Letters to the Editor

Democrats try to scare voters

To the Editor:

In a letter in SMN’s April 10 edition, a former official of the Haywood County Democratic Party challenged Christians to defend an array of typically awkward Trumpian statements and actions during Holy Week that she characterizes as “unholy.” What is notable about the letter is not what it contains, but what it does not contain, which is any evaluation of how the actions of her party’s current national standard-bearer — indeed how the actions and policy aspirations of her party as a whole — bear even a remote resemblance to genuine Christianity. 

There is a good reason for this vacuum: the promotion of pan-sexualism, transgenderism, abortion, unrestricted illegal immigration, falsified history, and radical environmentalism, along with the belittling, demonization and cancellation of anyone who opposes these agenda items does not attract many votes from Christians who actually believe and act on their convictions.  

A major component of the Democrats’ strategy is frightening the electorate into voting against their opponents: living in their house of horrors, right next door to “MAGA extremists,” is their latest bugbear, “Christian nationalism” — a term which is never clearly defined lest too many ask, “Hey, wait a minute, what’s the matter with that? Sounds a lot like 1776 and 1787 to us.”

Readers need to realize that the real purpose of letters of this kind is voter suppression. Such writers aim not to persuade traditional Christians (be they Catholic, Orthodox, or Evangelical) to vote for Democrats but to so disillusion the members of this demographic that they will not vote at all. That is not likely to be a winning strategy in 2024 but it is an understandable one since the DNC and its affiliates know that if these Christians actually vote their convictions (even while having to hold their noses in some contests), the party simply cannot win an honest election.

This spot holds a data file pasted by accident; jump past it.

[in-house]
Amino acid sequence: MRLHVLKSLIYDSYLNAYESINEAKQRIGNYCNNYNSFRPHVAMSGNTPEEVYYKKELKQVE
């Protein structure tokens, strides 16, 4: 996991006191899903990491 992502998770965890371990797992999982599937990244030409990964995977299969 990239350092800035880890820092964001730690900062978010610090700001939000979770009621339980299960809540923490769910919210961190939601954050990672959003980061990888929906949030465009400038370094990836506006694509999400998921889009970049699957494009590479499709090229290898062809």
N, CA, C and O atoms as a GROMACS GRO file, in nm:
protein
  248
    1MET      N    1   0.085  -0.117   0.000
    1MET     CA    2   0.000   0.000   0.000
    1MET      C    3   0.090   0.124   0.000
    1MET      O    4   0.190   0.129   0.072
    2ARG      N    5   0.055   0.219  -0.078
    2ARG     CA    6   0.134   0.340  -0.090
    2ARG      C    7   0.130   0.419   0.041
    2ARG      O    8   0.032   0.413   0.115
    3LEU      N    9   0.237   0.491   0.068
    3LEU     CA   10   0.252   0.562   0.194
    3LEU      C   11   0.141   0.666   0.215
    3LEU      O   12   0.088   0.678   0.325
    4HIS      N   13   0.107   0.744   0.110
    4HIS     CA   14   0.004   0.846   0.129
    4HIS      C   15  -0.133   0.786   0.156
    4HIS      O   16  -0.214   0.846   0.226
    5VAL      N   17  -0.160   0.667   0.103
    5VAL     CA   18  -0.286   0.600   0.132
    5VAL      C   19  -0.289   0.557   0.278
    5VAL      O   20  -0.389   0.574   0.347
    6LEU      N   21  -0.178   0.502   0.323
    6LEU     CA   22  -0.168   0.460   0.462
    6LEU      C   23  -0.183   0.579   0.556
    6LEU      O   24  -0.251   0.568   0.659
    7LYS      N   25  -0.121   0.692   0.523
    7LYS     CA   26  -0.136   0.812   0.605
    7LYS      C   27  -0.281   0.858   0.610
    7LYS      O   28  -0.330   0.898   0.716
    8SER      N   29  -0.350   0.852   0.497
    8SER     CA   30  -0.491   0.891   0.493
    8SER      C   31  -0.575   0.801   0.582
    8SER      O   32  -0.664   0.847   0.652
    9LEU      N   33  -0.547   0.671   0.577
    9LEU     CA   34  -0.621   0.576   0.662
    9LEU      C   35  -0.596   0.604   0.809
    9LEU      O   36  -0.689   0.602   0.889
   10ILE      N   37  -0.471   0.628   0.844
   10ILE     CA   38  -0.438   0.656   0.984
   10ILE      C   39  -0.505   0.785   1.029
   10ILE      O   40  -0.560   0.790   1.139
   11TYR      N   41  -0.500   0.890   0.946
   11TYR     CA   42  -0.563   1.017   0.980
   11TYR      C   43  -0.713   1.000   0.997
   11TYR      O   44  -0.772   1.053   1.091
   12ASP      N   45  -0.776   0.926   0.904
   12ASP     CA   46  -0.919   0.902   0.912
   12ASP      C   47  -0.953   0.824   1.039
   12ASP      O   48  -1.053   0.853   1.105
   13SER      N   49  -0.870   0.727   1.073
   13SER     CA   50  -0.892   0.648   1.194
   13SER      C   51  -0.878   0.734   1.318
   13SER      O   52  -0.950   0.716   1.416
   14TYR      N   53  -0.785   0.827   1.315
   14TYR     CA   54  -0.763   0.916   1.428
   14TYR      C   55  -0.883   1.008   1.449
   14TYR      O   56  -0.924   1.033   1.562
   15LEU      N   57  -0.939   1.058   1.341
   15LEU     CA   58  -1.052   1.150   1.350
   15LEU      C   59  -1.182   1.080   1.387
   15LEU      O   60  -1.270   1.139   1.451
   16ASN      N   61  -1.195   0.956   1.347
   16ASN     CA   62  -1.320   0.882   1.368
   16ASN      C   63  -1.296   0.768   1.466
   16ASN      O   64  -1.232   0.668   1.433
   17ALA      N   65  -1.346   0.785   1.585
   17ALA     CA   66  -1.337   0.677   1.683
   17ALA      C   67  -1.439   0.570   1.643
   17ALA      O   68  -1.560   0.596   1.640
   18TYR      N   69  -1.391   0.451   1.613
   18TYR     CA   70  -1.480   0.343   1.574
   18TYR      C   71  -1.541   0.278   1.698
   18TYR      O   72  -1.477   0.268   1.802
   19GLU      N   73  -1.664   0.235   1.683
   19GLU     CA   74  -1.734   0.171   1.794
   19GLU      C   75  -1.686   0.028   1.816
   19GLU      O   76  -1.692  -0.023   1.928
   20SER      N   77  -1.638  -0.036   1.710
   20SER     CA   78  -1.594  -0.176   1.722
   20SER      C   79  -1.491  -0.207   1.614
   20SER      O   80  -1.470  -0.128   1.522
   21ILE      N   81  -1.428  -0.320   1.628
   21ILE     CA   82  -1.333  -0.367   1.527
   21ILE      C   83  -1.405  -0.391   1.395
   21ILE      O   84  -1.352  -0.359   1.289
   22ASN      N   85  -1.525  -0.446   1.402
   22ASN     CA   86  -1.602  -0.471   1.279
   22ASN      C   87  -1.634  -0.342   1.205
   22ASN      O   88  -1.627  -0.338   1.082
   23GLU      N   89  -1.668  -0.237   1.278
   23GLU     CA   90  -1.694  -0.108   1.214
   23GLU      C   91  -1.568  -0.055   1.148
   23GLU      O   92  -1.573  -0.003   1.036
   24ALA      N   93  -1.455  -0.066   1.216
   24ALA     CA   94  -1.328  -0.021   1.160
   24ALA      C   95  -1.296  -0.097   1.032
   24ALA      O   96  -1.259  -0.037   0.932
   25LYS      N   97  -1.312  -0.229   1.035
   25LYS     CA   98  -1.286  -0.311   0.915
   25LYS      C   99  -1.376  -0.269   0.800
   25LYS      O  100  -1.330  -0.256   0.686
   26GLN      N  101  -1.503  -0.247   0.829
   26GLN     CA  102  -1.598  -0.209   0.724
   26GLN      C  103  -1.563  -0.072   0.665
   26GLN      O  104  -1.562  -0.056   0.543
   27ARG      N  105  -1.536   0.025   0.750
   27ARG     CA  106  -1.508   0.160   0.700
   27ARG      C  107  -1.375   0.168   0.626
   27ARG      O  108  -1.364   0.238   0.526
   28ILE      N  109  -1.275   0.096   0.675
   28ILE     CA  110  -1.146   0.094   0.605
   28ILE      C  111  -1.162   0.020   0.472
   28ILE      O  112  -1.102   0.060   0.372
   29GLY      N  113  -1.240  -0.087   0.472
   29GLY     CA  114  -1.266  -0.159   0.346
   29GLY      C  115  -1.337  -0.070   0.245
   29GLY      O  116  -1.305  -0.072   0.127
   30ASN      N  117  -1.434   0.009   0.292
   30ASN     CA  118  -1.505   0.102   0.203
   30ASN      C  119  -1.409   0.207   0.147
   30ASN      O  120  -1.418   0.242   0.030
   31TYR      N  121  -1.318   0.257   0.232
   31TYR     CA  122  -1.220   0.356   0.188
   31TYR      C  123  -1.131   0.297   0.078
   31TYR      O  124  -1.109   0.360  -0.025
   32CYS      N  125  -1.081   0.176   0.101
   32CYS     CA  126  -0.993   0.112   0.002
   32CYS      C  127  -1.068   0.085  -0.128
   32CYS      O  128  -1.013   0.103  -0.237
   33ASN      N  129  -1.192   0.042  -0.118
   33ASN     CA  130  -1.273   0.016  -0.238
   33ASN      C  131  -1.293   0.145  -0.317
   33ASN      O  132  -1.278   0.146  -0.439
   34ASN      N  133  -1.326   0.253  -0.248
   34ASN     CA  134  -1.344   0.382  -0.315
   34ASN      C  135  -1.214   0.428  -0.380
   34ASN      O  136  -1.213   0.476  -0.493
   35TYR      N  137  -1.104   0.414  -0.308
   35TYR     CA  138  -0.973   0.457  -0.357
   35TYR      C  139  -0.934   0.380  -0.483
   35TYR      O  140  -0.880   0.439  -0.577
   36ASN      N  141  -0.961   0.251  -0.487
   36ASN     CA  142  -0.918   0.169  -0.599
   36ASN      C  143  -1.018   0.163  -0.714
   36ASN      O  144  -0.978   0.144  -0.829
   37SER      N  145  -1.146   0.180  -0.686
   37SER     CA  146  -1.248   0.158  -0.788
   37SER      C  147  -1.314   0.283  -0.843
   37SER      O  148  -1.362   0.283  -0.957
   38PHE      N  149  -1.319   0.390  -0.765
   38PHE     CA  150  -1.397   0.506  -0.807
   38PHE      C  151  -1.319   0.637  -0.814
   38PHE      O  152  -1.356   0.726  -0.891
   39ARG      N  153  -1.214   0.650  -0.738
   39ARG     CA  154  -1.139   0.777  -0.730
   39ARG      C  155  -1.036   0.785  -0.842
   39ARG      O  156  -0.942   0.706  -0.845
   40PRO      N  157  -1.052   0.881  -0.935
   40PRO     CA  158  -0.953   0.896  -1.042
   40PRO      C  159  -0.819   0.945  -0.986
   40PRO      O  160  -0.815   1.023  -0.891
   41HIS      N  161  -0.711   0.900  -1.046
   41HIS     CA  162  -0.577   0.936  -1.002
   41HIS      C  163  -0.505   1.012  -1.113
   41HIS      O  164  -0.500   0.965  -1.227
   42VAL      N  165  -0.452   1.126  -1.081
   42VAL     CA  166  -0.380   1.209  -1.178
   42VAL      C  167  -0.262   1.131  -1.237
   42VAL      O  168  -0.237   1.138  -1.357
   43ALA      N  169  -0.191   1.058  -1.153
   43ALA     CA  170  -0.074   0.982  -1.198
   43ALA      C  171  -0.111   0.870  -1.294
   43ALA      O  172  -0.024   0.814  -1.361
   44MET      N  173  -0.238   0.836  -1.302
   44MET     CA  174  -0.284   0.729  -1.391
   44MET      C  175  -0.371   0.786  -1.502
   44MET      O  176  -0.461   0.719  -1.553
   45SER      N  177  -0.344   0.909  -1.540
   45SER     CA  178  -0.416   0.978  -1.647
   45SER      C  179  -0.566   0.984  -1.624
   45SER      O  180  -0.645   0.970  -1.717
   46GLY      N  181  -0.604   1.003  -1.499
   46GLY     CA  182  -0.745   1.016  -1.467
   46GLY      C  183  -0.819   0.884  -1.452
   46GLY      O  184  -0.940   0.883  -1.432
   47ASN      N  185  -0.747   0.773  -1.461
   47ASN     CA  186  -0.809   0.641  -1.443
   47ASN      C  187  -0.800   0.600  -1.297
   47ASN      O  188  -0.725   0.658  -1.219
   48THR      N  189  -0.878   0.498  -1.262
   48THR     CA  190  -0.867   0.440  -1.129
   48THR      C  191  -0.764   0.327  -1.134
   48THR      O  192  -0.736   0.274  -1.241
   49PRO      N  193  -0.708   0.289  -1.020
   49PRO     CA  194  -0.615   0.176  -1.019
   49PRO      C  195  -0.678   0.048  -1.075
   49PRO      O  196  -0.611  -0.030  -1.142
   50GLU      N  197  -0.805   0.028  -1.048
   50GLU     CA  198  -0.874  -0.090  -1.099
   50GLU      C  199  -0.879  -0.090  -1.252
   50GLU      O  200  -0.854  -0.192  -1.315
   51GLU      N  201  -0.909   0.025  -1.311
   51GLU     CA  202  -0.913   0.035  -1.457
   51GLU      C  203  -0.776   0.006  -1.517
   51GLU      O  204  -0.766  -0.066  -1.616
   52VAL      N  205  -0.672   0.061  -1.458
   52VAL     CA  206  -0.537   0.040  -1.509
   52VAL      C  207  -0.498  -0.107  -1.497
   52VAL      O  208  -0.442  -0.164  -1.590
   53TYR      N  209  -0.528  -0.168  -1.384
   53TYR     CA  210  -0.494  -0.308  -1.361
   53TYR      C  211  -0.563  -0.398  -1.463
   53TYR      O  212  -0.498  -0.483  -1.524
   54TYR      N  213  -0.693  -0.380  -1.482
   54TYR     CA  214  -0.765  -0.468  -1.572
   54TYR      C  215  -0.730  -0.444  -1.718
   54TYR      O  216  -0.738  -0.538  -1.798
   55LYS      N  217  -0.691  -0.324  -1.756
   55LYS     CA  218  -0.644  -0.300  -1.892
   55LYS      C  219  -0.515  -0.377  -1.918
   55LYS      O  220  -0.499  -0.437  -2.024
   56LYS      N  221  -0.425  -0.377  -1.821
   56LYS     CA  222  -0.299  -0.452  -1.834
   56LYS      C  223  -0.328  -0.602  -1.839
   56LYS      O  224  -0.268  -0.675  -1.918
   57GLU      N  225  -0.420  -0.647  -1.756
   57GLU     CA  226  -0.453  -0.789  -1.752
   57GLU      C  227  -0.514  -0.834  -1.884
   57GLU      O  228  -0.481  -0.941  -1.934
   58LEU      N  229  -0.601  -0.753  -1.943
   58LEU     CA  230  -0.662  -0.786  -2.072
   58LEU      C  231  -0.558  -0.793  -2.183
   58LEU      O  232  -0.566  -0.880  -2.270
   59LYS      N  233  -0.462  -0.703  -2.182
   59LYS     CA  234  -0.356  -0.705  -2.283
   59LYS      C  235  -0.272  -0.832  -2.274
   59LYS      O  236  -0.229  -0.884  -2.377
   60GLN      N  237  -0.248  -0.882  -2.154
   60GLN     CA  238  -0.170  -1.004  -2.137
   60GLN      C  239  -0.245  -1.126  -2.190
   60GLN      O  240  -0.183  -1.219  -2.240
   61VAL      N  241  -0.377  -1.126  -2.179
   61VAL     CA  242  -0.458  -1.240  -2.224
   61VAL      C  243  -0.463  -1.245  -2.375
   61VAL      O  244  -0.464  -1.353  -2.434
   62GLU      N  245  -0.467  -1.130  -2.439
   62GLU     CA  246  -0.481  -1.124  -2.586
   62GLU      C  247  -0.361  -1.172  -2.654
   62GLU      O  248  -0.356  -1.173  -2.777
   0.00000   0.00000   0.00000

As a Catholic who is (therefore) fully pro-life, I could — and did — wish that the GOP nominee were someone other than an imperfectly pro-life Donald Trump, but that does not obscure the reality that the choice presented this year, imperfect though it is, is still binary: when the only genuine alternatives are dim light and all-but-absolute darkness, it is perverse to pick the latter.  

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Samuel Edwards


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